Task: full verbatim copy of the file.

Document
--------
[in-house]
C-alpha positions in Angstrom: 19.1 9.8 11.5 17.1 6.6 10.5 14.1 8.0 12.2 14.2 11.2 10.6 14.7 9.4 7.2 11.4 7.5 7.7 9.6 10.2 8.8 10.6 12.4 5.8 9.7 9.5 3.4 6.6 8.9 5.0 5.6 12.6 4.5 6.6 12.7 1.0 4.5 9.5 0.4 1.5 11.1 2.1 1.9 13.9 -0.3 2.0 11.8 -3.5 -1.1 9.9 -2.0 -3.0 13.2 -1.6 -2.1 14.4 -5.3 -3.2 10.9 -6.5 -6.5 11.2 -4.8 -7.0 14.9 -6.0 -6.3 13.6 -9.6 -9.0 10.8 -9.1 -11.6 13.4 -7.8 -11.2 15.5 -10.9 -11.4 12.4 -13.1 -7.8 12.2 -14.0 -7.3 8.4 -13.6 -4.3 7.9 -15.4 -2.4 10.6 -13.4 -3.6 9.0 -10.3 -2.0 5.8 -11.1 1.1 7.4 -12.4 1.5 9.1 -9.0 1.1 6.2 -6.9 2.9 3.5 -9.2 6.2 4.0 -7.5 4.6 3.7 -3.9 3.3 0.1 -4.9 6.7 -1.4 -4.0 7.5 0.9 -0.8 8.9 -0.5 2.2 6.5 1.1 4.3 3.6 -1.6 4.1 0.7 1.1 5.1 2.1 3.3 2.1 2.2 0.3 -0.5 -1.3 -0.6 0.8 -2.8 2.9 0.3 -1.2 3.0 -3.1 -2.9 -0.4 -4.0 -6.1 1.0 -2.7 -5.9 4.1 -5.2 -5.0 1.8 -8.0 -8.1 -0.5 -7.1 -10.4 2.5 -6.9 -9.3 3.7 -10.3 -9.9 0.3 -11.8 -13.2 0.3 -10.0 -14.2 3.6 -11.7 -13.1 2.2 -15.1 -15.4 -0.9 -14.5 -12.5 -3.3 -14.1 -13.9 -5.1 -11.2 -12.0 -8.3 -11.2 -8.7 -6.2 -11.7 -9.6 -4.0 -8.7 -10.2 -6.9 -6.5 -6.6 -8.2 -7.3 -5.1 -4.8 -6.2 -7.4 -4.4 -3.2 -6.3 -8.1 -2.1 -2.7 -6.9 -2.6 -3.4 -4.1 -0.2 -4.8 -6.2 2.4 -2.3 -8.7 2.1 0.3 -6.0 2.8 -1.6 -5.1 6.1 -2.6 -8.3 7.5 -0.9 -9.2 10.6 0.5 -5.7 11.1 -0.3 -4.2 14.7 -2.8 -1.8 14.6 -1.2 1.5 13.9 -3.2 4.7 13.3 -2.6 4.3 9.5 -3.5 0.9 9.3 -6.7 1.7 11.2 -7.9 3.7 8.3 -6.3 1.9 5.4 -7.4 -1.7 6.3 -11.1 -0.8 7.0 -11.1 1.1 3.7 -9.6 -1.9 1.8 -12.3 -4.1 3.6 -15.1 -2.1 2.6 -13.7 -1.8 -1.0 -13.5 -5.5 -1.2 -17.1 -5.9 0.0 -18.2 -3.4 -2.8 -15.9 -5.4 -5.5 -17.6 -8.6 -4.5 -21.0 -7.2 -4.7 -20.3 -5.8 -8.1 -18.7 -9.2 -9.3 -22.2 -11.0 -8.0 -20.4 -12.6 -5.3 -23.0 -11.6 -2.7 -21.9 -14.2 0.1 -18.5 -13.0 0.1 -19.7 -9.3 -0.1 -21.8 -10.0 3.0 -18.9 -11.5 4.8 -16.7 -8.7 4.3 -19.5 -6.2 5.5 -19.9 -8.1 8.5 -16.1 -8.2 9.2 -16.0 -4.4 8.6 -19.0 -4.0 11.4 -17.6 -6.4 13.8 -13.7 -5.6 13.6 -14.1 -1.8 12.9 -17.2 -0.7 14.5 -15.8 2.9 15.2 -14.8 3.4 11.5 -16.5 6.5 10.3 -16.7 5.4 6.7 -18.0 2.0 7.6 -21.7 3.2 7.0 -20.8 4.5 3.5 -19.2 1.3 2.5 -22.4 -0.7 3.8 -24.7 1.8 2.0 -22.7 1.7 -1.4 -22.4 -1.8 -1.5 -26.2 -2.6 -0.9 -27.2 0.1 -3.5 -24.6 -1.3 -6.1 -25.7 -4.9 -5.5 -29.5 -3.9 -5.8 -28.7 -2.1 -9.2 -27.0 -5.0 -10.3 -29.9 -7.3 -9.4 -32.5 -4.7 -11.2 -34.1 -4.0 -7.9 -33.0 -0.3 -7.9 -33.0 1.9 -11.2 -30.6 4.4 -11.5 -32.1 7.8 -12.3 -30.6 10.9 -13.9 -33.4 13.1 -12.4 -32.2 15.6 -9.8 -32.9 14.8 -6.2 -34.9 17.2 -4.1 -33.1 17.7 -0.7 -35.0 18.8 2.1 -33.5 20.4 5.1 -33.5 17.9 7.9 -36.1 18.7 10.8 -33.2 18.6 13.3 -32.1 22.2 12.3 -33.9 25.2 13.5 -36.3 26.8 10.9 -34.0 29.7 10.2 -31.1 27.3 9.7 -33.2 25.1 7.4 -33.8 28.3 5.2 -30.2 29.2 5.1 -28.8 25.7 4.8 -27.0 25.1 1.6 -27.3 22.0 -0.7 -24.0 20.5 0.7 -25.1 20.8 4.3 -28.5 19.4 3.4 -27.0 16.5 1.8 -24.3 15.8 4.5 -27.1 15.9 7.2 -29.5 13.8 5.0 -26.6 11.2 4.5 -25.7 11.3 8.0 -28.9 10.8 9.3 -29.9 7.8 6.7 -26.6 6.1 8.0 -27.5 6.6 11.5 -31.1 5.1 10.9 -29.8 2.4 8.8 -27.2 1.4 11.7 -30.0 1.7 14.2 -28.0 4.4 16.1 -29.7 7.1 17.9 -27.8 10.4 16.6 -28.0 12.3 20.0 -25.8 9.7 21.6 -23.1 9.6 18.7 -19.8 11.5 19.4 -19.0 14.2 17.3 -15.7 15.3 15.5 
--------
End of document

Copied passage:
[in-house]
C-alpha positions in Angstrom: 19.1 9.8 11.5 17.1 6.6 10.5 14.1 8.0 12.2 14.2 11.2 10.6 14.7 9.4 7.2 11.4 7.5 7.7 9.6 10.2 8.8 10.6 12.4 5.8 9.7 9.5 3.4 6.6 8.9 5.0 5.6 12.6 4.5 6.6 12.7 1.0 4.5 9.5 0.4 1.5 11.1 2.1 1.9 13.9 -0.3 2.0 11.8 -3.5 -1.1 9.9 -2.0 -3.0 13.2 -1.6 -2.1 14.4 -5.3 -3.2 10.9 -6.5 -6.5 11.2 -4.8 -7.0 14.9 -6.0 -6.3 13.6 -9.6 -9.0 10.8 -9.1 -11.6 13.4 -7.8 -11.2 15.5 -10.9 -11.4 12.4 -13.1 -7.8 12.2 -14.0 -7.3 8.4 -13.6 -4.3 7.9 -15.4 -2.4 10.6 -13.4 -3.6 9.0 -10.3 -2.0 5.8 -11.1 1.1 7.4 -12.4 1.5 9.1 -9.0 1.1 6.2 -6.9 2.9 3.5 -9.2 6.2 4.0 -7.5 4.6 3.7 -3.9 3.3 0.1 -4.9 6.7 -1.4 -4.0 7.5 0.9 -0.8 8.9 -0.5 2.2 6.5 1.1 4.3 3.6 -1.6 4.1 0.7 1.1 5.1 2.1 3.3 2.1 2.2 0.3 -0.5 -1.3 -0.6 0.8 -2.8 2.9 0.3 -1.2 3.0 -3.1 -2.9 -0.4 -4.0 -6.1 1.0 -2.7 -5.9 4.1 -5.2 -5.0 1.8 -8.0 -8.1 -0.5 -7.1 -10.4 2.5 -6.9 -9.3 3.7 -10.3 -9.9 0.3 -11.8 -13.2 0.3 -10.0 -14.2 3.6 -11.7 -13.1 2.2 -15.1 -15.4 -0.9 -14.5 -12.5 -3.3 -14.1 -13.9 -5.1 -11.2 -12.0 -8.3 -11.2 -8.7 -6.2 -11.7 -9.6 -4.0 -8.7 -10.2 -6.9 -6.5 -6.6 -8.2 -7.3 -5.1 -4.8 -6.2 -7.4 -4.4 -3.2 -6.3 -8.1 -2.1 -2.7 -6.9 -2.6 -3.4 -4.1 -0.2 -4.8 -6.2 2.4 -2.3 -8.7 2.1 0.3 -6.0 2.8 -1.6 -5.1 6.1 -2.6 -8.3 7.5 -0.9 -9.2 10.6 0.5 -5.7 11.1 -0.3 -4.2 14.7 -2.8 -1.8 14.6 -1.2 1.5 13.9 -3.2 4.7 13.3 -2.6 4.3 9.5 -3.5 0.9 9.3 -6.7 1.7 11.2 -7.9 3.7 8.3 -6.3 1.9 5.4 -7.4 -1.7 6.3 -11.1 -0.8 7.0 -11.1 1.1 3.7 -9.6 -1.9 1.8 -12.3 -4.1 3.6 -15.1 -2.1 2.6 -13.7 -1.8 -1.0 -13.5 -5.5 -1.2 -17.1 -5.9 0.0 -18.2 -3.4 -2.8 -15.9 -5.4 -5.5 -17.6 -8.6 -4.5 -21.0 -7.2 -4.7 -20.3 -5.8 -8.1 -18.7 -9.2 -9.3 -22.2 -11.0 -8.0 -20.4 -12.6 -5.3 -23.0 -11.6 -2.7 -21.9 -14.2 0.1 -18.5 -13.0 0.1 -19.7 -9.3 -0.1 -21.8 -10.0 3.0 -18.9 -11.5 4.8 -16.7 -8.7 4.3 -19.5 -6.2 5.5 -19.9 -8.1 8.5 -16.1 -8.2 9.2 -16.0 -4.4 8.6 -19.0 -4.0 11.4 -17.6 -6.4 13.8 -13.7 -5.6 13.6 -14.1 -1.8 12.9 -17.2 -0.7 14.5 -15.8 2.9 15.2 -14.8 3.4 11.5 -16.5 6.5 10.3 -16.7 5.4 6.7 -18.0 2.0 7.6 -21.7 3.2 7.0 -20.8 4.5 3.5 -19.2 1.3 2.5 -22.4 -0.7 3.8 -24.7 1.8 2.0 -22.7 1.7 -1.4 -22.4 -1.8 -1.5 -26.2 -2.6 -0.9 -27.2 0.1 -3.5 -24.6 -1.3 -6.1 -25.7 -4.9 -5.5 -29.5 -3.9 -5.8 -28.7 -2.1 -9.2 -27.0 -5.0 -10.3 -29.9 -7.3 -9.4 -32.5 -4.7 -11.2 -34.1 -4.0 -7.9 -33.0 -0.3 -7.9 -33.0 1.9 -11.2 -30.6 4.4 -11.5 -32.1 7.8 -12.3 -30.6 10.9 -13.9 -33.4 13.1 -12.4 -32.2 15.6 -9.8 -32.9 14.8 -6.2 -34.9 17.2 -4.1 -33.1 17.7 -0.7 -35.0 18.8 2.1 -33.5 20.4 5.1 -33.5 17.9 7.9 -36.1 18.7 10.8 -33.2 18.6 13.3 -32.1 22.2 12.3 -33.9 25.2 13.5 -36.3 26.8 10.9 -34.0 29.7 10.2 -31.1 27.3 9.7 -33.2 25.1 7.4 -33.8 28.3 5.2 -30.2 29.2 5.1 -28.8 25.7 4.8 -27.0 25.1 1.6 -27.3 22.0 -0.7 -24.0 20.5 0.7 -25.1 20.8 4.3 -28.5 19.4 3.4 -27.0 16.5 1.8 -24.3 15.8 4.5 -27.1 15.9 7.2 -29.5 13.8 5.0 -26.6 11.2 4.5 -25.7 11.3 8.0 -28.9 10.8 9.3 -29.9 7.8 6.7 -26.6 6.1 8.0 -27.5 6.6 11.5 -31.1 5.1 10.9 -29.8 2.4 8.8 -27.2 1.4 11.7 -30.0 1.7 14.2 -28.0 4.4 16.1 -29.7 7.1 17.9 -27.8 10.4 16.6 -28.0 12.3 20.0 -25.8 9.7 21.6 -23.1 9.6 18.7 -19.8 11.5 19.4 -19.0 14.2 17.3 -15.7 15.3 15.5 